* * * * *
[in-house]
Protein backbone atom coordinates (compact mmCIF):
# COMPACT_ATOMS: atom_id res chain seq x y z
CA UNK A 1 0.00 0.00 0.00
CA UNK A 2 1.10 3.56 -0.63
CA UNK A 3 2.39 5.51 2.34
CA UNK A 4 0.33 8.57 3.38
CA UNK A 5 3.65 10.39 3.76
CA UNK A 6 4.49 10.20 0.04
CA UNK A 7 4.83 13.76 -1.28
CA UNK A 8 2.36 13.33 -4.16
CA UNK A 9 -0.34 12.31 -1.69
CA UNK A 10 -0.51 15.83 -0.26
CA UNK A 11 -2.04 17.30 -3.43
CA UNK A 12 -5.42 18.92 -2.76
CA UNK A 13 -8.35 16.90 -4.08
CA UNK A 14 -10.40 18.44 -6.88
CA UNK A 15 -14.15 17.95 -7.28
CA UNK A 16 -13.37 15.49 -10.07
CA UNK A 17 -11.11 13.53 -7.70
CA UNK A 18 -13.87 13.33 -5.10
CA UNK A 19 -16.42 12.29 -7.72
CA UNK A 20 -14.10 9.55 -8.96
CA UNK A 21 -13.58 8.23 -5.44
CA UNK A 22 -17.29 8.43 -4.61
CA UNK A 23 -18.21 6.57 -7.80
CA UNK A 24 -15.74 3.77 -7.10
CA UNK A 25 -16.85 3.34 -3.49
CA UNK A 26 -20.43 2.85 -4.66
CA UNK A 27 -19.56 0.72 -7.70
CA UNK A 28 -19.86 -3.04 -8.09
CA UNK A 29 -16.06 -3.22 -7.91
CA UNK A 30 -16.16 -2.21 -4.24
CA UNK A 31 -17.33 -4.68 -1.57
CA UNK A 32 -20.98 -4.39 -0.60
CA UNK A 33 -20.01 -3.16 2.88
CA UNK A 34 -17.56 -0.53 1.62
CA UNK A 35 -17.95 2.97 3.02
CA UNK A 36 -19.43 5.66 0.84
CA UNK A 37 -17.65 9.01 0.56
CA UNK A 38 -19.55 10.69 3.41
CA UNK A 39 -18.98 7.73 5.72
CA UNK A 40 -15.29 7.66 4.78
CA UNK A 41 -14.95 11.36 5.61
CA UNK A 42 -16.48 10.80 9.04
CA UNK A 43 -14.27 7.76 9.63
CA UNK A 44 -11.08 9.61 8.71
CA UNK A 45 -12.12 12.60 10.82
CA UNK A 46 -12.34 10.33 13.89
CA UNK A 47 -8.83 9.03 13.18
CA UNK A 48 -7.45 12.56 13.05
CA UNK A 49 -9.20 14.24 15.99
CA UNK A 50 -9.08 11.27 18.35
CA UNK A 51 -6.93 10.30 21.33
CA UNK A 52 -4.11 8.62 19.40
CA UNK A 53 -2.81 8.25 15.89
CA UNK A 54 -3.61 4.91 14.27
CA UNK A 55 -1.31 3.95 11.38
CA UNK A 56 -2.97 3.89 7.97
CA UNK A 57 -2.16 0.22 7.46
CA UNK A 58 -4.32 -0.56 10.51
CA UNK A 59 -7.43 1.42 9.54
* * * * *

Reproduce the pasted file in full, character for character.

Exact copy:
[in-house]
Protein backbone atom coordinates (compact mmCIF):
# COMPACT_ATOMS: atom_id res chain seq x y z
CA UNK A 1 0.00 0.00 0.00
CA UNK A 2 1.10 3.56 -0.63
CA UNK A 3 2.39 5.51 2.34
CA UNK A 4 0.33 8.57 3.38
CA UNK A 5 3.65 10.39 3.76
CA UNK A 6 4.49 10.20 0.04
CA UNK A 7 4.83 13.76 -1.28
CA UNK A 8 2.36 13.33 -4.16
CA UNK A 9 -0.34 12.31 -1.69
CA UNK A 10 -0.51 15.83 -0.26
CA UNK A 11 -2.04 17.30 -3.43
CA UNK A 12 -5.42 18.92 -2.76
CA UNK A 13 -8.35 16.90 -4.08
CA UNK A 14 -10.40 18.44 -6.88
CA UNK A 15 -14.15 17.95 -7.28
CA UNK A 16 -13.37 15.49 -10.07
CA UNK A 17 -11.11 13.53 -7.70
CA UNK A 18 -13.87 13.33 -5.10
CA UNK A 19 -16.42 12.29 -7.72
CA UNK A 20 -14.10 9.55 -8.96
CA UNK A 21 -13.58 8.23 -5.44
CA UNK A 22 -17.29 8.43 -4.61
CA UNK A 23 -18.21 6.57 -7.80
CA UNK A 24 -15.74 3.77 -7.10
CA UNK A 25 -16.85 3.34 -3.49
CA UNK A 26 -20.43 2.85 -4.66
CA UNK A 27 -19.56 0.72 -7.70
CA UNK A 28 -19.86 -3.04 -8.09
CA UNK A 29 -16.06 -3.22 -7.91
CA UNK A 30 -16.16 -2.21 -4.24
CA UNK A 31 -17.33 -4.68 -1.57
CA UNK A 32 -20.98 -4.39 -0.60
CA UNK A 33 -20.01 -3.16 2.88
CA UNK A 34 -17.56 -0.53 1.62
CA UNK A 35 -17.95 2.97 3.02
CA UNK A 36 -19.43 5.66 0.84
CA UNK A 37 -17.65 9.01 0.56
CA UNK A 38 -19.55 10.69 3.41
CA UNK A 39 -18.98 7.73 5.72
CA UNK A 40 -15.29 7.66 4.78
CA UNK A 41 -14.95 11.36 5.61
CA UNK A 42 -16.48 10.80 9.04
CA UNK A 43 -14.27 7.76 9.63
CA UNK A 44 -11.08 9.61 8.71
CA UNK A 45 -12.12 12.60 10.82
CA UNK A 46 -12.34 10.33 13.89
CA UNK A 47 -8.83 9.03 13.18
CA UNK A 48 -7.45 12.56 13.05
CA UNK A 49 -9.20 14.24 15.99
CA UNK A 50 -9.08 11.27 18.35
CA UNK A 51 -6.93 10.30 21.33
CA UNK A 52 -4.11 8.62 19.40
CA UNK A 53 -2.81 8.25 15.89
CA UNK A 54 -3.61 4.91 14.27
CA UNK A 55 -1.31 3.95 11.38
CA UNK A 56 -2.97 3.89 7.97
CA UNK A 57 -2.16 0.22 7.46
CA UNK A 58 -4.32 -0.56 10.51
CA UNK A 59 -7.43 1.42 9.54